The Nevada Democrat did this by having his Democrat caucus vote that filibustering presidential nominations was unconstitutional. He was factually wrong.
As I wrote in a January 2011 paper for The Heritage Foundation titled “The Filibuster Protects the Rights of All Senators and the American People”:
The Senate’s rule is constitutional under Article I, Section 5 of the Constitution: ‘Each house may determine the rules of its proceedings.’ The Senate has passed many rules, points of order, and budgetary temporary points of order that require a supermajority to proceed on legislation. Under the Constitution, it can change its rules, and no provision in the Constitution gives another body the authority to strike down the filibuster or any other Senate rule …
In the Senate, if a senator wants to deviate from the strict rules of the Senate, he or she must first move to suspend the rules of the Senate, which requires approval of a two-thirds majority of all senators. This is also constitutional. Thus, to argue that all supermajority thresholds for votes are unconstitutional is inconsistent with a common understanding of the Constitution.
Senate Republicans had set the table for this power grab when they pushed in 2005 for a “constitutional option” to abolish filibusters to block presidential nominations.
At the time, Republicans were pressing for the confirmation of President George W. Bush’s judicial nominations and were willing to toss aside Rule 22 to load up the bench with a few conservatives. Many regretted that ploy when Reid used the same logic and deployed Republican talking points in 2013 to make the argument for expediting liberal President Barack Obama nominees to the federal courts.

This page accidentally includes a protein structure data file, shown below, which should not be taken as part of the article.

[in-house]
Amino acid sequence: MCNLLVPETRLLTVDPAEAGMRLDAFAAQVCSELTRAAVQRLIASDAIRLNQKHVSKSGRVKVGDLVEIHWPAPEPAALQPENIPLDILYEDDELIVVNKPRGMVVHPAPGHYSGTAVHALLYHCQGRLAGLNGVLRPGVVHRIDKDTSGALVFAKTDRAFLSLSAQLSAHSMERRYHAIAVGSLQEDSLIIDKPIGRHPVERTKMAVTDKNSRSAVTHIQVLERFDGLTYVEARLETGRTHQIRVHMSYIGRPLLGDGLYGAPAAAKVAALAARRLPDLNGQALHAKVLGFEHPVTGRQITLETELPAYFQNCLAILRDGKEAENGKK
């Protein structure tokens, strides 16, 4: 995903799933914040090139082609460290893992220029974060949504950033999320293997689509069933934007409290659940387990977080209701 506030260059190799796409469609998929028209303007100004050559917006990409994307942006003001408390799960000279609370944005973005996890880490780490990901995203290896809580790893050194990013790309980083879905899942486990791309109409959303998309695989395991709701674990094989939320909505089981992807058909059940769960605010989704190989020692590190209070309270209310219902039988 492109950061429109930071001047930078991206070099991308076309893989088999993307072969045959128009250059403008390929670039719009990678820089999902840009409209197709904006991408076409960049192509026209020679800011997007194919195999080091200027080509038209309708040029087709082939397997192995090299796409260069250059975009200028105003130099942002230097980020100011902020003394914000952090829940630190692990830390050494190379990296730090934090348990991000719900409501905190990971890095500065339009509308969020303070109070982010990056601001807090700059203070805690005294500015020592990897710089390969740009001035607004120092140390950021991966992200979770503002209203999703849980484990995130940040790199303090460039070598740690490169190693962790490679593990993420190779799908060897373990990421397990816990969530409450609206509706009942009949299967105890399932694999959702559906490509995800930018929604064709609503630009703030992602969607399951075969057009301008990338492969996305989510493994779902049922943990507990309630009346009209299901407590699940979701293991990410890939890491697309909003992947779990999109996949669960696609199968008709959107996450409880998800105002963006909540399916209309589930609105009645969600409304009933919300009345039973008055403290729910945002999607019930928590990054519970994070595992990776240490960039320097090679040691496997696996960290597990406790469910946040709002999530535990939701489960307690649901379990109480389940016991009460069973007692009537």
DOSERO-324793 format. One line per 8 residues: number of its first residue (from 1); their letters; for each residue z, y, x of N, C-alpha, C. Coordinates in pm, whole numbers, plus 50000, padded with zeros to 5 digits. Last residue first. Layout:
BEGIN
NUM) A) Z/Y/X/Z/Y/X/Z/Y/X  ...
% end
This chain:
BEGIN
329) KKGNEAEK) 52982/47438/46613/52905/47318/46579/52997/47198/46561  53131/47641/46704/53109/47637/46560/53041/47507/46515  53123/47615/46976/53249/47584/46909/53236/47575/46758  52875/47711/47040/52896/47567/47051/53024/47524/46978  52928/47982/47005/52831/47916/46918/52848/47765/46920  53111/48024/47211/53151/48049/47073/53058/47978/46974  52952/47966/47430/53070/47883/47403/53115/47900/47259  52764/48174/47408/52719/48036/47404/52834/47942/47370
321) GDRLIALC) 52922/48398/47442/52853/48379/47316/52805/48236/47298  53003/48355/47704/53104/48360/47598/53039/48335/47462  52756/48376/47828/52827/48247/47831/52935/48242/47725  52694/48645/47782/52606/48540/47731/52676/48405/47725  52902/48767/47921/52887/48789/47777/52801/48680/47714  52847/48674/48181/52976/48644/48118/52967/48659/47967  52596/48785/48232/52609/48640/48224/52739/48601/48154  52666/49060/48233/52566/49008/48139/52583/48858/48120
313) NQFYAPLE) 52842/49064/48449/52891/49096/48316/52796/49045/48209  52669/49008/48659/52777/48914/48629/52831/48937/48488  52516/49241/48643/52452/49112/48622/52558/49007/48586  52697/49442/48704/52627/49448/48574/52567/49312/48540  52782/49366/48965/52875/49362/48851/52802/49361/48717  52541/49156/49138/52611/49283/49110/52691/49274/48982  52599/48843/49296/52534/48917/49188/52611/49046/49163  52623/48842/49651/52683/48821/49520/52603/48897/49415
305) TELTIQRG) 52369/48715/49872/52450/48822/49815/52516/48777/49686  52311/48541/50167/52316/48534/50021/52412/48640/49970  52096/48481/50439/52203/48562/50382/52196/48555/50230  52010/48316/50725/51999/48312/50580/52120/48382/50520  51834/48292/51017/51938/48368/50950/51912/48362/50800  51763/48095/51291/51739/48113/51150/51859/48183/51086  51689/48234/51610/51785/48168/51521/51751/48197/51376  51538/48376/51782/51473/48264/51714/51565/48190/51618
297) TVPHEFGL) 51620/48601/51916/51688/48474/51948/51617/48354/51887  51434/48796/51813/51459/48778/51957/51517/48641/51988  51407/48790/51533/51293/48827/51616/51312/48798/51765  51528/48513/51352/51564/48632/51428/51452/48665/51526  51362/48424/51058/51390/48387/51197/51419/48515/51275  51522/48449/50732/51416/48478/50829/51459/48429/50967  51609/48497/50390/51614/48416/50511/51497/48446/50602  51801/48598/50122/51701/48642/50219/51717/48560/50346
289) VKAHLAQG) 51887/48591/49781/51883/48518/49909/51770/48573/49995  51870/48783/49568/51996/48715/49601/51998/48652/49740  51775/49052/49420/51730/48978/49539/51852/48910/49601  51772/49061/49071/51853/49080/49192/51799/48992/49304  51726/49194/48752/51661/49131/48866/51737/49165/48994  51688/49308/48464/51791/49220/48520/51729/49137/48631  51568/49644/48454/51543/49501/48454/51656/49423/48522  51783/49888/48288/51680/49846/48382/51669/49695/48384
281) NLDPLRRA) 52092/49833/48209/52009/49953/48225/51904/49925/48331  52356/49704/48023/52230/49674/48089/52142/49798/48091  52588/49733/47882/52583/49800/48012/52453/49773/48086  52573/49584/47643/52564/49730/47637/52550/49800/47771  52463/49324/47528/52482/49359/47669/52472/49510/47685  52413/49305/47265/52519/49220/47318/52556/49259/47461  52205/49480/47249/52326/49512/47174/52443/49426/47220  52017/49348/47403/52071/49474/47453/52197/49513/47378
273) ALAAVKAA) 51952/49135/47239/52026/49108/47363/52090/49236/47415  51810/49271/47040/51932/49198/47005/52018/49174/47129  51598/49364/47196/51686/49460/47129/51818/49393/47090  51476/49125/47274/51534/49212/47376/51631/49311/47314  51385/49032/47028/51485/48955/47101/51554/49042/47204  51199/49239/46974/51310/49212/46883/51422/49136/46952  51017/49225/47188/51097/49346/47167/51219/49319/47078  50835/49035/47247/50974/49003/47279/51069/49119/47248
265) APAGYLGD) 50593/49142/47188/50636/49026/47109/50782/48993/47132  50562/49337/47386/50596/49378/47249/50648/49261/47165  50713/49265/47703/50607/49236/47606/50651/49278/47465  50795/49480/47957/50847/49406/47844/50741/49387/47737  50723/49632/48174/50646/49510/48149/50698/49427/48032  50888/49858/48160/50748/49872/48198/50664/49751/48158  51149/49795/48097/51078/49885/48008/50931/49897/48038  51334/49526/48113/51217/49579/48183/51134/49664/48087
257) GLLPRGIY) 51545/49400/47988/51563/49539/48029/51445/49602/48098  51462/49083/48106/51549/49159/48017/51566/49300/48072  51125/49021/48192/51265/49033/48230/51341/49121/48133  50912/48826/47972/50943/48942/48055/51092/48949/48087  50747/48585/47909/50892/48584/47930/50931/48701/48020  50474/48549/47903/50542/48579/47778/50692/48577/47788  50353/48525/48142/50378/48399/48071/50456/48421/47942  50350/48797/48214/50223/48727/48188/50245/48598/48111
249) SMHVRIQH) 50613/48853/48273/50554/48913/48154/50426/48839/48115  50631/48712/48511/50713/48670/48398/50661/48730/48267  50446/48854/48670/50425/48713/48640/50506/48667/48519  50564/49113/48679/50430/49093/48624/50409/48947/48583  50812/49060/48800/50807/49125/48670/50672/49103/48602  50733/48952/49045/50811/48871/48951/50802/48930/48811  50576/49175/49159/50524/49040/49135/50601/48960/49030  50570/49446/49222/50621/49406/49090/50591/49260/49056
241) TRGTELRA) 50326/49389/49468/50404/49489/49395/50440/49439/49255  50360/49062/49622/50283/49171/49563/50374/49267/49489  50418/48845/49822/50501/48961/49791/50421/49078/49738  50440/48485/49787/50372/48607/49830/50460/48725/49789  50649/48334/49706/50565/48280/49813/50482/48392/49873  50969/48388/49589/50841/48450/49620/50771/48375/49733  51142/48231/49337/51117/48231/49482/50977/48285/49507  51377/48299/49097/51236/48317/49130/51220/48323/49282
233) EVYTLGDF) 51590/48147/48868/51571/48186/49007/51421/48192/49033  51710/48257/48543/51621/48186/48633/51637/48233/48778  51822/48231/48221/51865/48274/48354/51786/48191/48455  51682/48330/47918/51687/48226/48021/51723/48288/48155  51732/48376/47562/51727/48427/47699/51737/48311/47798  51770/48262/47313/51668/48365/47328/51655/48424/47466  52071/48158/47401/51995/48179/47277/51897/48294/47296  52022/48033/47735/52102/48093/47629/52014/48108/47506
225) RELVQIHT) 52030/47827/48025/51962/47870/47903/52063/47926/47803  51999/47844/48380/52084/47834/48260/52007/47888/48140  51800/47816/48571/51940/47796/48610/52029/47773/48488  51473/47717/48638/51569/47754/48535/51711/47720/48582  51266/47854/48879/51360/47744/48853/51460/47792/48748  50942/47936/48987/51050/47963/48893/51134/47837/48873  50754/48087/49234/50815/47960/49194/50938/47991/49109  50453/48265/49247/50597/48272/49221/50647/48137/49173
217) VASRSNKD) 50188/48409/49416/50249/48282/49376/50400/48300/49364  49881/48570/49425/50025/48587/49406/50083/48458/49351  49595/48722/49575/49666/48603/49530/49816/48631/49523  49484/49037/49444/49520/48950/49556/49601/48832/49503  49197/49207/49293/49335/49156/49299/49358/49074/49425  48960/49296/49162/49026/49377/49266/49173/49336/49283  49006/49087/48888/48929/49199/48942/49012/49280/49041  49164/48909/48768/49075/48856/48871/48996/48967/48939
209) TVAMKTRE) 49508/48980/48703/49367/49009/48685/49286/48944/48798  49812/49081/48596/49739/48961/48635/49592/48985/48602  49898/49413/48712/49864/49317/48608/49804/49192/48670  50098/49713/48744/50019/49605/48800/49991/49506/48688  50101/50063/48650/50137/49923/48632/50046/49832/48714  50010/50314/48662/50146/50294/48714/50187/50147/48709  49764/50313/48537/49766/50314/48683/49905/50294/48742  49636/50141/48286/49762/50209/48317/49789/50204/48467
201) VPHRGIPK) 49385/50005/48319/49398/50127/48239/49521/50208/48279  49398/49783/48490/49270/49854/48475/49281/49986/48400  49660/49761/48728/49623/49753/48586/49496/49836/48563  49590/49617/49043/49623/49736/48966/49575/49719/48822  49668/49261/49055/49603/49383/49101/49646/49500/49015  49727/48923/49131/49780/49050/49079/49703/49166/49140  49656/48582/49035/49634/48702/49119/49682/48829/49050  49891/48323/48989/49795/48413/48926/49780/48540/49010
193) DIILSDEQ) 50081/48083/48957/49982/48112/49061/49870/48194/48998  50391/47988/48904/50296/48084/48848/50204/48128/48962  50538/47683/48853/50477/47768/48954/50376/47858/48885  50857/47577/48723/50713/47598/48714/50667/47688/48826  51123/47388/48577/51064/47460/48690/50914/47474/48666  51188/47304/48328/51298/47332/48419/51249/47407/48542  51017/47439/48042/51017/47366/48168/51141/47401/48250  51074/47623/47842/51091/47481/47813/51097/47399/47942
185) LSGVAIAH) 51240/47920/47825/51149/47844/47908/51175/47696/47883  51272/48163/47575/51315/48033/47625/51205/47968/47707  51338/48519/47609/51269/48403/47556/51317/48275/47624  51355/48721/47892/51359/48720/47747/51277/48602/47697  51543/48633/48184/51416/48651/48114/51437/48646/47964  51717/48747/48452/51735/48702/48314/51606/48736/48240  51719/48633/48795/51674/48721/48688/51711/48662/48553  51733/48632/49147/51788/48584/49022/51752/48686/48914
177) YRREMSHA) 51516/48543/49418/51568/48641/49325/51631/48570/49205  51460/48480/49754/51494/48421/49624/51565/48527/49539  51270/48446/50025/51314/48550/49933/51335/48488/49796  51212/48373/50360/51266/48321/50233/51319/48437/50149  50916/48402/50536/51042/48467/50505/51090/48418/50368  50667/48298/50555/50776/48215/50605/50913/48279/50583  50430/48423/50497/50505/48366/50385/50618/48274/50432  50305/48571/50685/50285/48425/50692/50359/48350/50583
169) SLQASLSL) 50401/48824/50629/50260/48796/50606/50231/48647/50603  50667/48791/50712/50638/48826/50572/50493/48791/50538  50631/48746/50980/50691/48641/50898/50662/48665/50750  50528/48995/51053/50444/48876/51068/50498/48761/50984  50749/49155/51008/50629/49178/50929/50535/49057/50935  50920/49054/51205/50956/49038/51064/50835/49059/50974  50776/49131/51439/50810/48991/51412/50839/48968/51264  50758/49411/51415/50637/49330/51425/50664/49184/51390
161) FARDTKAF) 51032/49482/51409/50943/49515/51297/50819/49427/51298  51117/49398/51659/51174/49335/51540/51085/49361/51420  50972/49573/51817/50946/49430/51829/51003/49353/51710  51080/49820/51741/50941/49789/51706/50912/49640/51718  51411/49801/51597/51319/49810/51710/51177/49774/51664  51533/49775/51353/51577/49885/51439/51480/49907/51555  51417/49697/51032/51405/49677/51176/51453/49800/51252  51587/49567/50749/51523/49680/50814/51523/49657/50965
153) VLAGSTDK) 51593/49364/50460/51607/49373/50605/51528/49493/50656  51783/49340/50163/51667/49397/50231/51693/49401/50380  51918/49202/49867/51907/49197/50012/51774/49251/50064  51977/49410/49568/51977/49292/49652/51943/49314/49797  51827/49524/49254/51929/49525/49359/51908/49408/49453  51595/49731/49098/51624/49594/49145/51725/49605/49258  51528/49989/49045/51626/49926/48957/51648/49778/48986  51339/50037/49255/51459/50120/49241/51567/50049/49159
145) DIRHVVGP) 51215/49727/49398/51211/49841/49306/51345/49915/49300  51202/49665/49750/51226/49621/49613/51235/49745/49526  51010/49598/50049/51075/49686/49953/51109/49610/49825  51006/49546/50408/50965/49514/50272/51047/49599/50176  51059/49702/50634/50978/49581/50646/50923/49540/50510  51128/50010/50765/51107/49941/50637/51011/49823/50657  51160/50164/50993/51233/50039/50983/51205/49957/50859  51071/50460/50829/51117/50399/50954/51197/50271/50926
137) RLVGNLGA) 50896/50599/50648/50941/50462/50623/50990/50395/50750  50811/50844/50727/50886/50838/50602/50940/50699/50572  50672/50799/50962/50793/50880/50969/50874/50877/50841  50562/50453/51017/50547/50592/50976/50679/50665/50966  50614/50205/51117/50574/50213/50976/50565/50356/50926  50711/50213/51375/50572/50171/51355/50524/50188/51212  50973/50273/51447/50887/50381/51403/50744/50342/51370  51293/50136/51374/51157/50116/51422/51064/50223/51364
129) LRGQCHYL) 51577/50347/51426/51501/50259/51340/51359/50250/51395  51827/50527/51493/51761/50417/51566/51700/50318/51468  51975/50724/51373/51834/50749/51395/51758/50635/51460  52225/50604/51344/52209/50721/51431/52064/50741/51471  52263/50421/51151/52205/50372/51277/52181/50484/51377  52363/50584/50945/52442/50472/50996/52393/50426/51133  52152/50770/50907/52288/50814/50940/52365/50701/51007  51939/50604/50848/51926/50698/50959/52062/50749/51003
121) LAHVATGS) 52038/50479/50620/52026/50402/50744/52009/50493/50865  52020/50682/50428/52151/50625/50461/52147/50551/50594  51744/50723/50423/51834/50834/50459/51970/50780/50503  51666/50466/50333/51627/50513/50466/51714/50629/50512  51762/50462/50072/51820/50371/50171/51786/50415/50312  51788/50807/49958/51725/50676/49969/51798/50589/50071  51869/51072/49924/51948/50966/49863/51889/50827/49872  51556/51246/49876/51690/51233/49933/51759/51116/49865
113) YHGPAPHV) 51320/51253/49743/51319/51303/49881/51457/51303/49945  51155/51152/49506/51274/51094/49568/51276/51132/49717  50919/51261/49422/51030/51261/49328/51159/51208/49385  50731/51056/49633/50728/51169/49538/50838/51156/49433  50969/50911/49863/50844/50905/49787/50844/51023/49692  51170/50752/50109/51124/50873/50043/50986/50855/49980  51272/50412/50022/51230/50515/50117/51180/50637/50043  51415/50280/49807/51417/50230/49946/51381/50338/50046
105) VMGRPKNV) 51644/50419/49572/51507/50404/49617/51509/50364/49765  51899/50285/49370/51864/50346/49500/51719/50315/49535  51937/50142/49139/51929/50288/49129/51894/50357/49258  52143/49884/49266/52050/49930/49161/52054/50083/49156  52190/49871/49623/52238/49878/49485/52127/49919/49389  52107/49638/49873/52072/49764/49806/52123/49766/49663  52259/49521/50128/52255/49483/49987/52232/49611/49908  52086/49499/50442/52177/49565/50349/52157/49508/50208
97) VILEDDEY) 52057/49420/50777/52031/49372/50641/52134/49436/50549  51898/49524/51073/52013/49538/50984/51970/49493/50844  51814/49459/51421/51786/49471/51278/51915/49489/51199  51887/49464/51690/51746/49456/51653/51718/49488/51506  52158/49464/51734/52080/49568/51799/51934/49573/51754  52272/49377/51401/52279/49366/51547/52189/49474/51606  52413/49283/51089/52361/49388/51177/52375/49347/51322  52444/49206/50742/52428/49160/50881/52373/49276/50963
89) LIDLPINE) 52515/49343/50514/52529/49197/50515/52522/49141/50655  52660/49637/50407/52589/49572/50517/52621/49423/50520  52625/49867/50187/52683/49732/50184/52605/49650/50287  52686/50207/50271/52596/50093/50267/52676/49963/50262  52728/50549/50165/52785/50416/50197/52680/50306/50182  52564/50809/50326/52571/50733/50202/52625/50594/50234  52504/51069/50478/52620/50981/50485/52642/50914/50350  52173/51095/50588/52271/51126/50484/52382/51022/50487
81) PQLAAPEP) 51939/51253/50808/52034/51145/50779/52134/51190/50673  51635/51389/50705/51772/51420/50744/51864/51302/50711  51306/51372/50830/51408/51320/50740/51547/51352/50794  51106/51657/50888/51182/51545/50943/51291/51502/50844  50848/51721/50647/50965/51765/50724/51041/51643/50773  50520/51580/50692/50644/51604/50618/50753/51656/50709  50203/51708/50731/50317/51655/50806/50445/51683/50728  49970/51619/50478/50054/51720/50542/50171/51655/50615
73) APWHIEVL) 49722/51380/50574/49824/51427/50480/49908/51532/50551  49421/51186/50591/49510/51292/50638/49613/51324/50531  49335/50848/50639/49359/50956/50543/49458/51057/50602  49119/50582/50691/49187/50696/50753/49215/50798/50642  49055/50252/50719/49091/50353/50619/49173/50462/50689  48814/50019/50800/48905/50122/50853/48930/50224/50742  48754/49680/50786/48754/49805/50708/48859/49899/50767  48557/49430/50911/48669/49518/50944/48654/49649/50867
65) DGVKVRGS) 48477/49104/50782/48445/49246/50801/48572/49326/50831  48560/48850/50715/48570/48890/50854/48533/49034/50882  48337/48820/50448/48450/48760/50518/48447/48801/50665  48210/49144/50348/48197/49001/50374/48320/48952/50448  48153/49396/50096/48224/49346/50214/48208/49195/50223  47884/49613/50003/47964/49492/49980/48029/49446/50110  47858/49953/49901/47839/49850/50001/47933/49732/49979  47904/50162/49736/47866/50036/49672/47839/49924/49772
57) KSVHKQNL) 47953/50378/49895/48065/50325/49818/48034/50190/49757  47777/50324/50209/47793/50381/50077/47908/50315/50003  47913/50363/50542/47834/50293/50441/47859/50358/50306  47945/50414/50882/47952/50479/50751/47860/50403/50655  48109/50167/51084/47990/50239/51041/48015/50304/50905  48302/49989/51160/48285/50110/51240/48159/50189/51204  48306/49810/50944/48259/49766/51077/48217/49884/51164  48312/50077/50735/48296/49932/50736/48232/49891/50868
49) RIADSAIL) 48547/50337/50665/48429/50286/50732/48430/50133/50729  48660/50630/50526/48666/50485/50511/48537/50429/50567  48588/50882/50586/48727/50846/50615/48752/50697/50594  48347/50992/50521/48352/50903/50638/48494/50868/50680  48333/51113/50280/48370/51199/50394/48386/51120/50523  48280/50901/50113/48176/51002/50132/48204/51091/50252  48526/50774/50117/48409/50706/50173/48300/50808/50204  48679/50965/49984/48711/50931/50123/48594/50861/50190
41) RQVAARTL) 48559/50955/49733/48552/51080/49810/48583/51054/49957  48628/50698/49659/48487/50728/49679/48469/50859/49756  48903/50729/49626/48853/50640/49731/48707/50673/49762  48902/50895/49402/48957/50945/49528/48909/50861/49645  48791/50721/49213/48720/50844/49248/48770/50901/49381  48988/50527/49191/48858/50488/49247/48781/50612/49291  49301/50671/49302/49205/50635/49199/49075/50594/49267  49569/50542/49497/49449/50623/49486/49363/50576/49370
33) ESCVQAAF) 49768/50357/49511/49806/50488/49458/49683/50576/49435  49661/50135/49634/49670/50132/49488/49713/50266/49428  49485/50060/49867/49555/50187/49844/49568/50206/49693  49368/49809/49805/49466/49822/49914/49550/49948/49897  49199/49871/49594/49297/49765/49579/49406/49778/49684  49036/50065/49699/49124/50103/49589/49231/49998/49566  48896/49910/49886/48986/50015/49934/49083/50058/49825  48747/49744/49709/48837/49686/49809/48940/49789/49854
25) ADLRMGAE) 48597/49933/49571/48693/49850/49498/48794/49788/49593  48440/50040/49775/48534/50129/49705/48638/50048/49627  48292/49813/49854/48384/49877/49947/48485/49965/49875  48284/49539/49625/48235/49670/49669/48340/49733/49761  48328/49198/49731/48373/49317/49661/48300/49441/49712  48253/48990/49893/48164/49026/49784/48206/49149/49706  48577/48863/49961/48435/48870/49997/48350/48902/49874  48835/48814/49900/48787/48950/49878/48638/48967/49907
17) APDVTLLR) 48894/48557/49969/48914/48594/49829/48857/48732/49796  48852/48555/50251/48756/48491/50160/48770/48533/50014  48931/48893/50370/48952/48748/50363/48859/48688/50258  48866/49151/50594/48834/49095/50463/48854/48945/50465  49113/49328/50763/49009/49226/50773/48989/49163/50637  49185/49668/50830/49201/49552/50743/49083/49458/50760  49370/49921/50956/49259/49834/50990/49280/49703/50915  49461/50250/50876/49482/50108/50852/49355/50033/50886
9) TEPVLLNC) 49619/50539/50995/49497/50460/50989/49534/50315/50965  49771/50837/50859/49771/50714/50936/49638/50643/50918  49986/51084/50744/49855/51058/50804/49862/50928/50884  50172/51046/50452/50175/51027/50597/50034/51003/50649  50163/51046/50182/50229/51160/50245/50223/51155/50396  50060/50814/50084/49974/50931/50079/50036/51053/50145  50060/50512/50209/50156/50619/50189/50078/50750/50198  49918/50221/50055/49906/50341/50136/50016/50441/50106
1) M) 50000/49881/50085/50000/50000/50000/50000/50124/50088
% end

As the new Senate minority leader in 2005, before Republicans lost the majority in the 2006 elections, Reid vowed: “I am going to do everything I can to preserve the traditions and rules of this institution I love.”
A little-known senator from Illinois, Barack Obama, argued that same year: “If the majority chooses to end the filibuster, if they choose to change the rules and put an end to democratic debate, then the fighting, the bitterness, and the gridlock will only get worse.”
So, the evidence shows the party in power in the Senate is for some version of “filibuster reform,” and the party out of power wants to preserve the right of the minority and individual senators to participate in the deliberative process.
The bottom line is that the rules forbid what Republicans attempted in 2005, what Reid did in 2013, and what Democrats are contemplating for next year should they retake the Senate.
There is no way for Democrats to implement Reid’s plan without violating the Senate rules and the Constitution, which allows the Senate to make its own rules.
Reid, who is retiring, won’t be back in early January, when the Senate is sworn in for the 115th Congress. Here’s hoping the new and returning senators will toss aside his latest plan to curtail the filibuster.